“Even being able to accurately reply to a customer’s inquiry about grass or grainfed cattle diets is a huge advantage in the shop, and something I’m very comfortable with,” she said. “Equally, knowing the butchering side means I now evaluate an animal a little differently, on the hoof,” she said.
An obviously confident and accomplished communicator, Kyla is equally at home manning the front counter talking with customers as she is out in the prep-room.
“I like talking to people, especially with my farming background. A lot of the time, I find them still really quite uneducated about the production side of the industry. It’s my chance to fill in some gaps, correct them if necessary, or clarify things that they weren’t too sure about. It’s all about instilling confidence in the integrity of the product.”
She said the retail market in WA was now really breaking down into a whole series of niches, rather than simply supplying commodity beef, with some retailers specialising in grassfed, natural or Organic supply, for example. The Mondo shop in which she works supplements its regular beef supply with a couple of Certified Organic carcases each week, to service customers keen on that end of the market.
“It’s definitely becoming more popular among our customer base,” Kyla said.
She said it was hard to escape the fact that females working as professional butchers remain a rare sight in Australia.
“Everybody still comments on it,” she said. “But growing up at home and in my earlier working life, I always tended to be in bloke-dominated environments, so it’s never bothered me.”
So does being a lone female butcher mean she has a different relationship with customers than that of her male counterparts?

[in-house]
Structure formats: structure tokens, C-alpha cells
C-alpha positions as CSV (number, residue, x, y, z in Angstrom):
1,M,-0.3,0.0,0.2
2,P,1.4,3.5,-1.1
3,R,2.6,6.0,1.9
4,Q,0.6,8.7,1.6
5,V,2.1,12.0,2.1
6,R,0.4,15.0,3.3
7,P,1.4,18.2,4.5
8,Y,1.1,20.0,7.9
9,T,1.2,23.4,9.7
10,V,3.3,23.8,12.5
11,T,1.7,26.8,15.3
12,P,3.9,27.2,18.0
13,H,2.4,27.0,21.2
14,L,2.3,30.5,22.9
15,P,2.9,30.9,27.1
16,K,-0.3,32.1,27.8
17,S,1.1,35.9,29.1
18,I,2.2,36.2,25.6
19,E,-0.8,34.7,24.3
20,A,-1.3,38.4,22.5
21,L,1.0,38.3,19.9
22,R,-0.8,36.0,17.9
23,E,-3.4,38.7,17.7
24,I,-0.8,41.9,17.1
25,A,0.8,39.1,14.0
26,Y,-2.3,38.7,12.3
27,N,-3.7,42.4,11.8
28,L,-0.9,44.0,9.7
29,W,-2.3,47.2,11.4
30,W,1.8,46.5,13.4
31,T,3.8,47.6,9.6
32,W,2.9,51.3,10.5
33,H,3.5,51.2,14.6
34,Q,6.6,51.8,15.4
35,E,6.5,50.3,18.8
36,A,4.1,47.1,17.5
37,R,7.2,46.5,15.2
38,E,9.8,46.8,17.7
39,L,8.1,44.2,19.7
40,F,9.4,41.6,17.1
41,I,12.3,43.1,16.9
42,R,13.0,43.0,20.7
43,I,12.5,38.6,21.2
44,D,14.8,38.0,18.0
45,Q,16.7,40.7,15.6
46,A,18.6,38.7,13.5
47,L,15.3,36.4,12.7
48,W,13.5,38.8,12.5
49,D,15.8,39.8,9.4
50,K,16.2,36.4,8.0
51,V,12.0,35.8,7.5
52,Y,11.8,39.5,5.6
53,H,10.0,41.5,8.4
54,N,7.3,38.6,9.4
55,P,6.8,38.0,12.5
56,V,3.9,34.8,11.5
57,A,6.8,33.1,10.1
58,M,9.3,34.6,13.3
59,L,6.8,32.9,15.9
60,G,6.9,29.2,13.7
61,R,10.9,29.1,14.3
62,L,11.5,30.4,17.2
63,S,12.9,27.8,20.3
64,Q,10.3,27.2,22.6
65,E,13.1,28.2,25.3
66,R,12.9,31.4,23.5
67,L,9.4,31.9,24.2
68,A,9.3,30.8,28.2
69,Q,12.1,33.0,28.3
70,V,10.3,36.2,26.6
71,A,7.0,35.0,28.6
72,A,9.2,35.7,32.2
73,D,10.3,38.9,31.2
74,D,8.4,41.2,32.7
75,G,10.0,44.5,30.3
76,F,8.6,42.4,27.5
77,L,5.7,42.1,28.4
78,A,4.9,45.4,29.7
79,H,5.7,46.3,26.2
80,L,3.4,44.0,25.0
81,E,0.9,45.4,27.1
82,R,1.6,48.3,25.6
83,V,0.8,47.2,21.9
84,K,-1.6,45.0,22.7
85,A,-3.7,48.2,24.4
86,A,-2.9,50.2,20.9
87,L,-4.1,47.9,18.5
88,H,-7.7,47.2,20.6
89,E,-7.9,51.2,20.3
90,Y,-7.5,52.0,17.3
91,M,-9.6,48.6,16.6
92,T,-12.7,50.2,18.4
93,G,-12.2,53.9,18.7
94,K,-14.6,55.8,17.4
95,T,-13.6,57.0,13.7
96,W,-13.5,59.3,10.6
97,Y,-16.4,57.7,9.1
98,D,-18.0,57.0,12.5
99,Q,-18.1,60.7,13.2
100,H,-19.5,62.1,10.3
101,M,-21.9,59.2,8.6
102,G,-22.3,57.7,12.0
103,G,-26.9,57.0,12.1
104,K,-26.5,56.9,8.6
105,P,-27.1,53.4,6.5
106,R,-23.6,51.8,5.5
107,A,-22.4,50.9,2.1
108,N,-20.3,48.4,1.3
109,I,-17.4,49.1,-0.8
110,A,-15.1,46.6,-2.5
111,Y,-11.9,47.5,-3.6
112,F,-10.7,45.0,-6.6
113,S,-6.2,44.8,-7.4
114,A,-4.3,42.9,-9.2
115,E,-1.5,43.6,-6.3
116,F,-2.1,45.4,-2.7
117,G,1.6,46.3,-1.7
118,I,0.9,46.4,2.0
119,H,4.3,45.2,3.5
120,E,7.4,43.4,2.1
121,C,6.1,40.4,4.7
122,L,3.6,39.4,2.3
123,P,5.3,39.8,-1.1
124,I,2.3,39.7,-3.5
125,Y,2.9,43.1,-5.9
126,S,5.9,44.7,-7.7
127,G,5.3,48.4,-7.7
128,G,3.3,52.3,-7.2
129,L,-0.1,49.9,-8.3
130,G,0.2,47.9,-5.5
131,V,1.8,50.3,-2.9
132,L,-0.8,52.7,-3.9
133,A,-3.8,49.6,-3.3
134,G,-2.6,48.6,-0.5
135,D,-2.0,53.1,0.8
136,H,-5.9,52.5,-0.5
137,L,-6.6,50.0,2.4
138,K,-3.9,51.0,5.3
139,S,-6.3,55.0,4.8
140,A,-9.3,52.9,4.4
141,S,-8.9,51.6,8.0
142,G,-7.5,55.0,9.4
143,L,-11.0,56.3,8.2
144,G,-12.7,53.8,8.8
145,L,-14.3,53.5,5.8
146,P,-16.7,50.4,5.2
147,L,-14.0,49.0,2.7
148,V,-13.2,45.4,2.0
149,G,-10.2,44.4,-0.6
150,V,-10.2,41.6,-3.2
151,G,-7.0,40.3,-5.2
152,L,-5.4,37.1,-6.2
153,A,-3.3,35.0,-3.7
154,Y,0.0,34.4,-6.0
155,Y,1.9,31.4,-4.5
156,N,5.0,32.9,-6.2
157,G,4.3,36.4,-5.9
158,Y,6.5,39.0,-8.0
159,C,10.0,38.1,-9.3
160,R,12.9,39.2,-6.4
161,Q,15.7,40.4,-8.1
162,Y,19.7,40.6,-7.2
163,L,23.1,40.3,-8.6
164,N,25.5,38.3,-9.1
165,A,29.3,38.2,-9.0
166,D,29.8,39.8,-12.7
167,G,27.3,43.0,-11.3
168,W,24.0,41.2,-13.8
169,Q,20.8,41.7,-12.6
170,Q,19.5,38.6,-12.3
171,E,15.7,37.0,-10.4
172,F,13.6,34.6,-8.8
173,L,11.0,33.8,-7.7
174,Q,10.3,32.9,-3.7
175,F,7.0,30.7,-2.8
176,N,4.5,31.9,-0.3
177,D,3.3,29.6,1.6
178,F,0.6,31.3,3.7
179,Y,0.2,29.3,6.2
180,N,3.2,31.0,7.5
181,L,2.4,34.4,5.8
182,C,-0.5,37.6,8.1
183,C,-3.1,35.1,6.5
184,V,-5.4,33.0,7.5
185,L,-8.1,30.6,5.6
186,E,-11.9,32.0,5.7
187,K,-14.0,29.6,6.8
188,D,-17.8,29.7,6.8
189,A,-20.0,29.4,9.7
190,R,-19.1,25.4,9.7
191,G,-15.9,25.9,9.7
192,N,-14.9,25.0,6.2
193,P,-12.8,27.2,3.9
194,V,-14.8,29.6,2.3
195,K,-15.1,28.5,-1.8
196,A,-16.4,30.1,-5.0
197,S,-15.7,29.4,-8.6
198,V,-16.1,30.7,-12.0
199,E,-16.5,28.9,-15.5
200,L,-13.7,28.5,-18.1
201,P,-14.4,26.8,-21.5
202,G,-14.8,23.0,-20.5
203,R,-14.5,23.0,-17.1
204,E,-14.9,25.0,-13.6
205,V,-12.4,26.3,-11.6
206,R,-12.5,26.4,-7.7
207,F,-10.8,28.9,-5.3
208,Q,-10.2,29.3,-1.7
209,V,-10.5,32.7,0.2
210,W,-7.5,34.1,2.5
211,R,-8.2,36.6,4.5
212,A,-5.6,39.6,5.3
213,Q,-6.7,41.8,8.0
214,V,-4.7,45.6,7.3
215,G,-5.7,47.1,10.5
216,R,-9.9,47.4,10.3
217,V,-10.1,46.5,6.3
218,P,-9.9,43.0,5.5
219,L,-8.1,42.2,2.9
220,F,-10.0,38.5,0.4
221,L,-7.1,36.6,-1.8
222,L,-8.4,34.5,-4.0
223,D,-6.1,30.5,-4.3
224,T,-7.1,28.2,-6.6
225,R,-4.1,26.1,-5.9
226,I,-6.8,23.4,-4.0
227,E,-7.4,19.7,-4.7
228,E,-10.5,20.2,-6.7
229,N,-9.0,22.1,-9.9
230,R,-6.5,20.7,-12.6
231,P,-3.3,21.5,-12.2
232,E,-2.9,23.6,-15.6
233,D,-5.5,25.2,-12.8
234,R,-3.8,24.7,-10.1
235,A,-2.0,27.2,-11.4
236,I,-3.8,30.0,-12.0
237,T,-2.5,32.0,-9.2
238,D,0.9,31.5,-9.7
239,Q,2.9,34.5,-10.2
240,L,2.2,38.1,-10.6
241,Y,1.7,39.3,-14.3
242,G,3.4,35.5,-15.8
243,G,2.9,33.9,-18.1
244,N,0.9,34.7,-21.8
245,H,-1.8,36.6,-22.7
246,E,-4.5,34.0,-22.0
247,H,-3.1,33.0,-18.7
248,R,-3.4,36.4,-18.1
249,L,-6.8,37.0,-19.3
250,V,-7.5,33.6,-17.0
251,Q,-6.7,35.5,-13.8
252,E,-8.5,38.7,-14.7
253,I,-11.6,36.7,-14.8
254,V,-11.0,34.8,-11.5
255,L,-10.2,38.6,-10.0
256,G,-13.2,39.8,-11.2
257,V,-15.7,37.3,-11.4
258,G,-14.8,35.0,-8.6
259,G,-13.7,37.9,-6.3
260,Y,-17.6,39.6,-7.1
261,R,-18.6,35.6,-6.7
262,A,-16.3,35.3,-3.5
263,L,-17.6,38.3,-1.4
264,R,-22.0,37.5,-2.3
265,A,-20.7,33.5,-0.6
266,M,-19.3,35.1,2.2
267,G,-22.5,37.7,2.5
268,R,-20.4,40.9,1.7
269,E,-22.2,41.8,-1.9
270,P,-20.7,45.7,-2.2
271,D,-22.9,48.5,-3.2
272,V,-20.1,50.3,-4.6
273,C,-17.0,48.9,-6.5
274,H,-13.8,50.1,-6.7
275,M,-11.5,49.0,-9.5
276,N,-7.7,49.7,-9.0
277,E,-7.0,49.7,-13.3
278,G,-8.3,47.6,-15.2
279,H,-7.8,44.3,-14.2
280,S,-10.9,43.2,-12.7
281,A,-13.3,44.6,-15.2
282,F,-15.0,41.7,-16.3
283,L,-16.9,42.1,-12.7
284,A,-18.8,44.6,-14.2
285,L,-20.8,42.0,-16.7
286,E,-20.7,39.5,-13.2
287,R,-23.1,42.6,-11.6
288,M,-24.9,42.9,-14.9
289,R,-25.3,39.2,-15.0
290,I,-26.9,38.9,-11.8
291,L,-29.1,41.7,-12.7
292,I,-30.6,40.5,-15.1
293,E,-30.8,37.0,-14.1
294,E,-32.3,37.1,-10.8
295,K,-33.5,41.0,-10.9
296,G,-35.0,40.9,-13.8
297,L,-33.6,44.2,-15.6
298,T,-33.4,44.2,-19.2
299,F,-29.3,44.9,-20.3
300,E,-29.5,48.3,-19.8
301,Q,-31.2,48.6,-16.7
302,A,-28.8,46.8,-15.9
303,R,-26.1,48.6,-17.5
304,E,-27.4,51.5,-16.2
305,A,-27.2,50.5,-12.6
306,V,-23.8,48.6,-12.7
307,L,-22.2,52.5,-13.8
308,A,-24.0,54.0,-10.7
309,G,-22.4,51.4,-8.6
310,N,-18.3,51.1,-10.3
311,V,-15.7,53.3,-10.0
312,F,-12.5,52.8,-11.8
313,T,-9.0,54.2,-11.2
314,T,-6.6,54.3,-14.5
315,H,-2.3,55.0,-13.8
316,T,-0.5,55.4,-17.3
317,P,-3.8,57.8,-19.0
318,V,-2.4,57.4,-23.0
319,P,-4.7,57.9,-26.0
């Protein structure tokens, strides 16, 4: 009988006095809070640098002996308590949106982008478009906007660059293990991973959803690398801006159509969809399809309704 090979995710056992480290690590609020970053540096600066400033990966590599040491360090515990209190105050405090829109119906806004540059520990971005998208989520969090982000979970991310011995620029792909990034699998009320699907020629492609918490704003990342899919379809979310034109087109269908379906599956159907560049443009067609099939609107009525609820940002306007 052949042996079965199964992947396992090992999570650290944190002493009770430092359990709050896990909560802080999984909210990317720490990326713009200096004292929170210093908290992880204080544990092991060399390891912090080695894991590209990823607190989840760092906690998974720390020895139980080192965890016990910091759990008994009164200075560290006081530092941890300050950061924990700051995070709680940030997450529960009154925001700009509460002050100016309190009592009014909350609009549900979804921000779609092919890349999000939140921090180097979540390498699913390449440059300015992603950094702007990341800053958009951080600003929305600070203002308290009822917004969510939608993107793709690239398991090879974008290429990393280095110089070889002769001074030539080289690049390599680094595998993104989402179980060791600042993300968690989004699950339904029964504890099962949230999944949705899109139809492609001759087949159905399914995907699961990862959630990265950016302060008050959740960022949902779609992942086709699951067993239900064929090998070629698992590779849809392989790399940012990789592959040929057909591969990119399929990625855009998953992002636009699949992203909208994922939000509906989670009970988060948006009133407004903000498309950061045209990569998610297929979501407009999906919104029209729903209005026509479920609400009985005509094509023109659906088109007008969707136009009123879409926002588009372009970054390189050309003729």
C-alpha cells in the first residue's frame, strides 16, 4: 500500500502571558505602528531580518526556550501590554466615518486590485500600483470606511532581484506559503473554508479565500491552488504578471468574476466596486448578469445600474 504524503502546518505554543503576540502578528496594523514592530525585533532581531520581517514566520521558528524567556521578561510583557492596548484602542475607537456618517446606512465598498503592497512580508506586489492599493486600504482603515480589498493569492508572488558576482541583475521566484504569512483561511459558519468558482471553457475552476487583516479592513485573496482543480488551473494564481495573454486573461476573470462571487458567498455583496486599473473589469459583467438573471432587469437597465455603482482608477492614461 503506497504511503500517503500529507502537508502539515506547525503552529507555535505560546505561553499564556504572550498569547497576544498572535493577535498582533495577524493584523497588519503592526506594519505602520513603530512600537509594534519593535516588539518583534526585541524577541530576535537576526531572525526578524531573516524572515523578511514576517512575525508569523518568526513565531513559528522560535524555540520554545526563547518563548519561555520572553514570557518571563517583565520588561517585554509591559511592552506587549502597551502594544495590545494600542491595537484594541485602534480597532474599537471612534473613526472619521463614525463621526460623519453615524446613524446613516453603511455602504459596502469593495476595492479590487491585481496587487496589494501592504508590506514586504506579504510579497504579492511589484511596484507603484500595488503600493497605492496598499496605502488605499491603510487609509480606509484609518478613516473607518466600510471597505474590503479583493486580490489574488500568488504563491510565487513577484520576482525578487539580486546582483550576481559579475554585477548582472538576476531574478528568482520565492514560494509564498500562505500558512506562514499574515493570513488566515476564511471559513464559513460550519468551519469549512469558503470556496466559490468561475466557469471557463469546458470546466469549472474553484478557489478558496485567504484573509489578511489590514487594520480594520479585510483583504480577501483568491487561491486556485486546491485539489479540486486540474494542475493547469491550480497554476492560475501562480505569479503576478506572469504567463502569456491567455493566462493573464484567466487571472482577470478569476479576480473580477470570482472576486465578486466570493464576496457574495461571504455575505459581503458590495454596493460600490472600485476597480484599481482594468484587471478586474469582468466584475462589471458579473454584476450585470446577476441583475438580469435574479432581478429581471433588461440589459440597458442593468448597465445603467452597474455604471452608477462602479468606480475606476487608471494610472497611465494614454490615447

“Some treat me a little differently. Some like the boys better, because it’s more familiar, but generally, it works very well having the mix,” she said. “A lot of our customers think it’s great.”
While there are obviously a lot of female staff working as counter-hands and in cooking and preparation in the retail butchery industry, Kyla has struck only two other females working as butchers in the trade in Western Australia. “It’s fair to say we’re still rare, but I like it that way,” she said.
“Even my fellow competitors in the national finals on Saturday were surprised when I showed up.”
Long-term, Kyla wants to complete her ‘supply chain’ employment journey, either gaining experience in cattle buying, or wholesale meat sales for a processor or meat broker.
“I love butchering, but it would be nice to think that at some time I could experience work right from one end of the chain to the other,” she said.
- Runners-up to Kyla for the inaugural National Apprentice of the Year title on Saturday were Tasmania’s Josh Sharner, from Vermey’s Quality Meats, Sandy Bay (second), and Robert Smallman, the Gully Meat Service, Tea Tree Gully, South Australia, (third).